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A new idea for tackling Kazakhstan’s technical-training gap

27 april 2011, 20:13
0

President Nursultan Nazarbayev has come up with an intriguing idea for providing state-of-the-art technical training to young Kazakhs.

He told the Cabinet this week that he wants to see a network of world-class technical training colleges in Astana, Almaty, the oil and gas center of Aktobe and the economically important southern Kazakhstan city of Shymkent.

News reports offered few details about the idea, but my interpretation is that the technical colleges could teach skills to young Kazakhs who want to forego a university education and to recent university graduates.

Prime Minister Karim Massimov, the chief implementer of the president’s ideas, will ensure that the project flies, but the Education Ministry will be doing the leg work. It oversees all of Kazakhstan’s educational programs, from schools to vocational and technical colleges to universities.

The ministry is in the midst of implementing sweeping changes in the country’s school, vocational and university systems, so why not add technical schools to the mix?

Educators generally differentiate vocational schools and technical schools on the basis of the skills they teach.

Vocational schools teach such low-tech blue-collar skills as carpentry or hair cutting, or such basic office skills as secretarial work.

Technical schools teach higher-tech skills such as electronics.

The proper mix of all skills – vocational, technical and university – is required for a dynamic economy.

International companies doing business in Kazakhstan, or considering setting up shop in the country, often complain that its schools fail to teach young people cutting-edge technical skills.

Petroleum companies have been at the forefront of the grumbling. Many maintain that Kazakhstan’s universities teach their students such outmoded petroleum-engineering skills that they have to provide new hires with on-the-job training for months before they’re up to snuff.

Those complaints have chafed Kazakhstan officials.

The long-term answer is to replace professors who cut their teeth during the Soviet era with younger professors who know cutting-edge skills. But that will take time.

Another approach is Nazarbayev’s idea of teaching cutting-edge technical skills at special training schools.

He gave a hint a couple of weeks ago that a new approach might be in the offing.

He said at a special meeting of ministers and lawmakers that many petroleum-engineering graduates are taking an additional year’s training at company-sponsored schools in oil-rich Aktau and Atyrau.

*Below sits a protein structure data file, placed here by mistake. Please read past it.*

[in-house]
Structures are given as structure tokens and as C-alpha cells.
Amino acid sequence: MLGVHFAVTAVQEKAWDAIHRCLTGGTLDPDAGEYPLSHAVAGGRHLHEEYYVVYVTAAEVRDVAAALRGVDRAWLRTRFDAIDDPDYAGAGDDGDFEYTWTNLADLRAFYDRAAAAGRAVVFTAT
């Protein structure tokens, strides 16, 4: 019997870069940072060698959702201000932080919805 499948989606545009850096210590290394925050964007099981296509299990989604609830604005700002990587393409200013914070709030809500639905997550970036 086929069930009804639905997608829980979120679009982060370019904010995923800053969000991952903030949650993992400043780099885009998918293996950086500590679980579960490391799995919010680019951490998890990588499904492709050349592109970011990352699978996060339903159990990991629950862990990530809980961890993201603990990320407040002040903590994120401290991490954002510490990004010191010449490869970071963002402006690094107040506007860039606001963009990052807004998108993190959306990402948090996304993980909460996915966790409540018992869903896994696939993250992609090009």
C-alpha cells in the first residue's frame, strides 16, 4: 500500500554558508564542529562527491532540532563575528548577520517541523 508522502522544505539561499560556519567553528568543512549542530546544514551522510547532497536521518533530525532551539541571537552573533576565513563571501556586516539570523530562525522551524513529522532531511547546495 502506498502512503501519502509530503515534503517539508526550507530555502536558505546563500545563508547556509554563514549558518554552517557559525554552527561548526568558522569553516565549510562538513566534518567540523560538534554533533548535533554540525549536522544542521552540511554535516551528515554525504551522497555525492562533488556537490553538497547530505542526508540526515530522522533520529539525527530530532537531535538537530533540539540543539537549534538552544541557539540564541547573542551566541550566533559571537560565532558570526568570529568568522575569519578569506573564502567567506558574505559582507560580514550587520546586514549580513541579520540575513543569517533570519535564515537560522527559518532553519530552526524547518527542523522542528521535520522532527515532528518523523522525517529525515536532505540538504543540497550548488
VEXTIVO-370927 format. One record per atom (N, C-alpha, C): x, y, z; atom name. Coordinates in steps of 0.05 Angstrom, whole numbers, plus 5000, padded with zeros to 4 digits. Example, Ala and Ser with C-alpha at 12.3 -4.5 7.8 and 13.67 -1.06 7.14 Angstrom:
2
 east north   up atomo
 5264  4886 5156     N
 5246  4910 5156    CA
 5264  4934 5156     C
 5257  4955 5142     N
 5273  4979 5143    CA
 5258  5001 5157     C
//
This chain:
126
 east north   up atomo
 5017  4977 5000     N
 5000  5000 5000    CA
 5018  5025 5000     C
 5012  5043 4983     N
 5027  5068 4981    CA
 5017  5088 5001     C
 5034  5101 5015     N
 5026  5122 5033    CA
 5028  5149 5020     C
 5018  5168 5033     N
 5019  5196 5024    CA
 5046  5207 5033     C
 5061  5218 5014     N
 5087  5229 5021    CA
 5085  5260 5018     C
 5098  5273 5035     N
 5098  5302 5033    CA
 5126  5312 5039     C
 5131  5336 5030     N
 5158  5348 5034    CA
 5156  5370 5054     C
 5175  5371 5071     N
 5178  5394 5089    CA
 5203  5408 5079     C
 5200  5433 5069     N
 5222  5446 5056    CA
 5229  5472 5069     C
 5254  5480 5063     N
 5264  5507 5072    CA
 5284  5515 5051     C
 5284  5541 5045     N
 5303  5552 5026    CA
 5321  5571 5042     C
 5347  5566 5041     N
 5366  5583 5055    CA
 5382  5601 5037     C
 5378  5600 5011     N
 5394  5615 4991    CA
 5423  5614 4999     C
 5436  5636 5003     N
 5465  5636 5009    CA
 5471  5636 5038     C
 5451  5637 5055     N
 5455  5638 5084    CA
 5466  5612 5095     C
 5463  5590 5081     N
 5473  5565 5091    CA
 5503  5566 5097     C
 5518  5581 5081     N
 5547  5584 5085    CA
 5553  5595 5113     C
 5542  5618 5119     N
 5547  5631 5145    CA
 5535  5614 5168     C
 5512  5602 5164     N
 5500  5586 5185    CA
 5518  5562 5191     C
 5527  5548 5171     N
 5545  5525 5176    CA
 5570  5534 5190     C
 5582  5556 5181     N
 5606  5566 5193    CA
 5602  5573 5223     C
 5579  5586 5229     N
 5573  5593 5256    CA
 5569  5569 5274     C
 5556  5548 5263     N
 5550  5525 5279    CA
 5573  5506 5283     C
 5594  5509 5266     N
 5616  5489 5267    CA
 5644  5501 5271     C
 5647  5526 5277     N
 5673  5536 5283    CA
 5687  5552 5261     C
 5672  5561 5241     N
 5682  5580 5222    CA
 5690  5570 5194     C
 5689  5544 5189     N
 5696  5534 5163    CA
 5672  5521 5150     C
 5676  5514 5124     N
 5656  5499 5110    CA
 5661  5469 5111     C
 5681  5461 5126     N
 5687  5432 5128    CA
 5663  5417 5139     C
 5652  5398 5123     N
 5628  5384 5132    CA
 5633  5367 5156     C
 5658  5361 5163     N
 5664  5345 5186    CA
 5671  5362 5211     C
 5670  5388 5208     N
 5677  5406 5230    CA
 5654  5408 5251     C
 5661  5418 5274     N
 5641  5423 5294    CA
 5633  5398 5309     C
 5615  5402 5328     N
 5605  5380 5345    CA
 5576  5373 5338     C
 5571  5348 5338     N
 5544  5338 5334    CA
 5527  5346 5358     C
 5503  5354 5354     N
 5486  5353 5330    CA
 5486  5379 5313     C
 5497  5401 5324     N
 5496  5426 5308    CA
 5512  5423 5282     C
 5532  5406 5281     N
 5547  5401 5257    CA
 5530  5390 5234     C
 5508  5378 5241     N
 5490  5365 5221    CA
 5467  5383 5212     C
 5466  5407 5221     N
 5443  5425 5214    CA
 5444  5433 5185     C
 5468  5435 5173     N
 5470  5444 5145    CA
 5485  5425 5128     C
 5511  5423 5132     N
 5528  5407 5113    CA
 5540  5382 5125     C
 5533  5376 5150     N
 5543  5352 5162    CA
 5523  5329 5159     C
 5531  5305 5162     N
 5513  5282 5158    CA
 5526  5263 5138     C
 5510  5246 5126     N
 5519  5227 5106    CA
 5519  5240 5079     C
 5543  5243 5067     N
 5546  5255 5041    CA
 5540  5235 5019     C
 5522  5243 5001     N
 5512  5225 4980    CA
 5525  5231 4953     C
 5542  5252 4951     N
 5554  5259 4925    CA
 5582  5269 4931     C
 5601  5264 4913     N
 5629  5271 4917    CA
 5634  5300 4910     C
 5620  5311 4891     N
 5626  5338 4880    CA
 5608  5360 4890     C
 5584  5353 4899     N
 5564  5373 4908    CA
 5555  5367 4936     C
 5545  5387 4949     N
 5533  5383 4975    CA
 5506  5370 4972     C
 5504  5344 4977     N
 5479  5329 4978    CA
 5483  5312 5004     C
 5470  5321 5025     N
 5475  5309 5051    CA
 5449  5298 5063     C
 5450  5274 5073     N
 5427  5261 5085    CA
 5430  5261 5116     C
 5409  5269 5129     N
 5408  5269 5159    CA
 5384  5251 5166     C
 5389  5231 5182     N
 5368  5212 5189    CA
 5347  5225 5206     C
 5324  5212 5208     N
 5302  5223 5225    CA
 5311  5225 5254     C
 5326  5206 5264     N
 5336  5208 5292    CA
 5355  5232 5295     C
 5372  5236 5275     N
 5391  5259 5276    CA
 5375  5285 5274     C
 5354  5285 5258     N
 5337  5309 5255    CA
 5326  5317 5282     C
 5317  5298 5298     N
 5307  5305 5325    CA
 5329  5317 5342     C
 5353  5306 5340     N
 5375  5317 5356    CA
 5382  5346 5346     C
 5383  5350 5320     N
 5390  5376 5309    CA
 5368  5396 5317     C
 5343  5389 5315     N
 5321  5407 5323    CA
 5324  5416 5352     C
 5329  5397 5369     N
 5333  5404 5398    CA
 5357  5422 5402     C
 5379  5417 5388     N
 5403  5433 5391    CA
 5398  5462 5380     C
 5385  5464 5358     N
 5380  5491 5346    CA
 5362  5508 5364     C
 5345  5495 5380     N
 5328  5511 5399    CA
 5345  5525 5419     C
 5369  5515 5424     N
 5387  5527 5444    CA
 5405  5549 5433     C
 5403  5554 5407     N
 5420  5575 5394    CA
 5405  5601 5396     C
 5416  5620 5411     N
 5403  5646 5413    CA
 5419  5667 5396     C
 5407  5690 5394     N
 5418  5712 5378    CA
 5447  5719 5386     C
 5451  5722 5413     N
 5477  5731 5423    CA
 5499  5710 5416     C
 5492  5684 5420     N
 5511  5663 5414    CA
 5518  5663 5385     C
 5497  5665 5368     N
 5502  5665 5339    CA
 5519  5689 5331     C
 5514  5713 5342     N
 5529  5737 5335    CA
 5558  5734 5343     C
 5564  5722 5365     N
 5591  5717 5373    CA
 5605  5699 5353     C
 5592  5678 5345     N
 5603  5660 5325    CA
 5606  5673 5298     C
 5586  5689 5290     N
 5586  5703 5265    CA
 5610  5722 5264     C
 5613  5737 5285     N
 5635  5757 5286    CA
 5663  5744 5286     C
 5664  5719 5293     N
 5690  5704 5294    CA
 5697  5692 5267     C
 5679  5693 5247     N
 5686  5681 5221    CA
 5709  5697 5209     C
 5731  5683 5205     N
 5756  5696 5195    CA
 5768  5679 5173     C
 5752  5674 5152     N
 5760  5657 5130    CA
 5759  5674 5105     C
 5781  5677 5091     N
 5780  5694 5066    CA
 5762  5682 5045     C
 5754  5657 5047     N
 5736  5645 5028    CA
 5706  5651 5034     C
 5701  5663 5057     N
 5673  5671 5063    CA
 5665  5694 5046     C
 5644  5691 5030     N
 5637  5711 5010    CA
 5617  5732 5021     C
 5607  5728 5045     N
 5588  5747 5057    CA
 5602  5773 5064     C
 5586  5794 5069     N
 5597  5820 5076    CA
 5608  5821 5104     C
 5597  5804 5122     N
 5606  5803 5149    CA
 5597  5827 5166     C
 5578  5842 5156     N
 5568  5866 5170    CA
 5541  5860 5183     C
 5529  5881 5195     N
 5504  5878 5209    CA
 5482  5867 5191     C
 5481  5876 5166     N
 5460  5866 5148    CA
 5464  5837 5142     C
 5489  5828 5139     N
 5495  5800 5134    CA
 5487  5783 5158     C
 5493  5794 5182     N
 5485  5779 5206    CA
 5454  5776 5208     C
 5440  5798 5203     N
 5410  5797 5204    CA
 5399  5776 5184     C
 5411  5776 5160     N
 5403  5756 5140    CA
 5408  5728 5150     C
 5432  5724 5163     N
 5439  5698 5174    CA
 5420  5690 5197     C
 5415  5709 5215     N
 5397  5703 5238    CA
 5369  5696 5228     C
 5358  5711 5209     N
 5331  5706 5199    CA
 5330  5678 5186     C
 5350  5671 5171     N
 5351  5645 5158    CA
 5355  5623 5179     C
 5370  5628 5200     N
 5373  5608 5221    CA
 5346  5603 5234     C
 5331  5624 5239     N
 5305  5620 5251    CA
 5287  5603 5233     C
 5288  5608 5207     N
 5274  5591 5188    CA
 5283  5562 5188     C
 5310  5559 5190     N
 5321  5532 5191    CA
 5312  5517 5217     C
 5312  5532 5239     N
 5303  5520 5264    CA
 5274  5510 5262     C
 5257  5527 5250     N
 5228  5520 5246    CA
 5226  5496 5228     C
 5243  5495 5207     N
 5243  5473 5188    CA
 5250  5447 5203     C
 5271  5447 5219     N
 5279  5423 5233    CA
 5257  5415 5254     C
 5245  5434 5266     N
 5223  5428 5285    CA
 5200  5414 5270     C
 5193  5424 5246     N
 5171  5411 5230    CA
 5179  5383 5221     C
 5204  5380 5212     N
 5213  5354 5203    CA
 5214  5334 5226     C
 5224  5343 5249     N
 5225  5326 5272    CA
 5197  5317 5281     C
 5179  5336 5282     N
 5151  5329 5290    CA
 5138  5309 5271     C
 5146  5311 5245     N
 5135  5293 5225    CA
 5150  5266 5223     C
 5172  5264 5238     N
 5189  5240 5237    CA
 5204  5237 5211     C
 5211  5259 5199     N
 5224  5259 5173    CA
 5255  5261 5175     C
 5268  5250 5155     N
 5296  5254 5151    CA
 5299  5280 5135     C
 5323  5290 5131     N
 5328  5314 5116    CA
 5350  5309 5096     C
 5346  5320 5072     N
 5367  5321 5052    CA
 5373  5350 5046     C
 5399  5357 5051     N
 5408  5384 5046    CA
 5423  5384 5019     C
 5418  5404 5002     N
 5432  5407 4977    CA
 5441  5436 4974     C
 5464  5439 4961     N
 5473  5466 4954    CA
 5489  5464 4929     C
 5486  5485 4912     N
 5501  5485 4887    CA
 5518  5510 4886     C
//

The proposal he broached this week for a network of four technical colleges appears to be an expansion and enhancement of the Aktau-Atyrau effort.

Nazarbayev said he wants the government to establish a holding company named Kasipkor to run the colleges.

The Caspio.net news service didn’t mention petroleum-related skills in its report on the president’s idea. But it did say that the colleges’ curriculum is likely to include telecommunications because those skills become outmoded very quickly.

Caspio.net also quoted Deputy Education Minister Serik Irsaliyev as suggesting that the colleges could be public-private partnerships.

Kazakhstan is proud of a public-private partnership with Norway that has taught welding skills to petroleum workers at a facility in Aktau since 2009.

Welding has to be precise in the petroleum business to avoid explosions, spills that can damage the environment or other problems.

Petroleum companies have been so eager to send workers to the Aktau Training Centre’s welding courses that the centre has had to schedule two training shifts.

In addition to Norway’s RKK Foundation, the centre’s partners are the Nursultan Nazarbayev Educational Foundation, the KGNT Engineering Company and the Mangistau Province’s Governor’s Office.

A key reason for having public-private technical-training partnerships is so the private sector can help ensure that the training meets its needs.

Zhantleu Aziskhanov, president of the Almaty Association of Colleges, made the point a couple of years ago in discussing Kazakhstan’s efforts to improve vocational training.

“Our vocational training system needs coordination with employers,” he said. “For instance, in Great Britain all the vocational schools’ curriculums are coordinated with major employers. That’s how it should work. What’s the point of training specialists that do not meet employers’ requirements and will remain unemployable?”

New approaches like the company-run petroleum-engineering training schools in Aktau and Atyrau, the welding training public-private partnership in Aktau, and Nazarbayev’s idea of a network of technical-training colleges indicate that Kazakhstan is determined to abolish its technical-skills gap.

There has been such a flurry of activity on the technical-training front recently that maybe the gap will close sooner than expected. That would be fine with a lot of business folks, particularly international petroleum companies.


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